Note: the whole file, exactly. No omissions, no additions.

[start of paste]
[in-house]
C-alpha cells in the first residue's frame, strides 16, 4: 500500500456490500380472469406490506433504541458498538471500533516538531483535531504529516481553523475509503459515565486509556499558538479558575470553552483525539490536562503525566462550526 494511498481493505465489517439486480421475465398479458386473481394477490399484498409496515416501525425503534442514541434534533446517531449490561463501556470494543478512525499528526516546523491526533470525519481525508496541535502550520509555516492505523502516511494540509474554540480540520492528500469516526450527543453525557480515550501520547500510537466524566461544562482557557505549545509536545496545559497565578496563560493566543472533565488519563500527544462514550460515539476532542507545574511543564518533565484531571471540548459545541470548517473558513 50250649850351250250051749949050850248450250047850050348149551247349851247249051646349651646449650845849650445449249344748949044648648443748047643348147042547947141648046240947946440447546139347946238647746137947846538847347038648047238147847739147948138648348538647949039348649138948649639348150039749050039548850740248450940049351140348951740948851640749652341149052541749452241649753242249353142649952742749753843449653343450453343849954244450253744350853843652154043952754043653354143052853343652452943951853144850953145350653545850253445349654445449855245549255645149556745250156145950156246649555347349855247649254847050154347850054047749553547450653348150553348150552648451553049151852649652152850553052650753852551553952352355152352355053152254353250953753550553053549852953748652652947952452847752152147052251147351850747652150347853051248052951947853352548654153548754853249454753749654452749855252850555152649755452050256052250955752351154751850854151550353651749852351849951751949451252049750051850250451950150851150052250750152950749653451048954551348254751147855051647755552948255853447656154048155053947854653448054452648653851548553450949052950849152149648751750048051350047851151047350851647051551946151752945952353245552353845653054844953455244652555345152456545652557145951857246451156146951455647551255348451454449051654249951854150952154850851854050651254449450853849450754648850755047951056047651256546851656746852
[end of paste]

[in-house]
C-alpha cells in the first residue's frame, strides 16, 4: 500500500456490500380472469406490506433504541458498538471500533516538531483535531504529516481553523475509503459515565486509556499558538479558575470553552483525539490536562503525566462550526 494511498481493505465489517439486480421475465398479458386473481394477490399484498409496515416501525425503534442514541434534533446517531449490561463501556470494543478512525499528526516546523491526533470525519481525508496541535502550520509555516492505523502516511494540509474554540480540520492528500469516526450527543453525557480515550501520547500510537466524566461544562482557557505549545509536545496545559497565578496563560493566543472533565488519563500527544462514550460515539476532542507545574511543564518533565484531571471540548459545541470548517473558513 50250649850351250250051749949050850248450250047850050348149551247349851247249051646349651646449650845849650445449249344748949044648648443748047643348147042547947141648046240947946440447546139347946238647746137947846538847347038648047238147847739147948138648348538647949039348649138948649639348150039749050039548850740248450940049351140348951740948851640749652341149052541749452241649753242249353142649952742749753843449653343450453343849954244450253744350853843652154043952754043653354143052853343652452943951853144850953145350653545850253445349654445449855245549255645149556745250156145950156246649555347349855247649254847050154347850054047749553547450653348150553348150552648451553049151852649652152850553052650753852551553952352355152352355053152254353250953753550553053549852953748652652947952452847752152147052251147351850747652150347853051248052951947853352548654153548754853249454753749654452749855252850555152649755452050256052250955752351154751850854151550353651749852351849951751949451252049750051850250451950150851150052250750152950749653451048954551348254751147855051647755552948255853447656154048155053947854653448054452648653851548553450949052950849152149648751750048051350047851151047350851647051551946151752945952353245552353845653054844953455244652555345152456545652557145951857246451156146951455647551255348451454449051654249951854150952154850851854050651254449450853849450754648850755047951056047651256546851656746852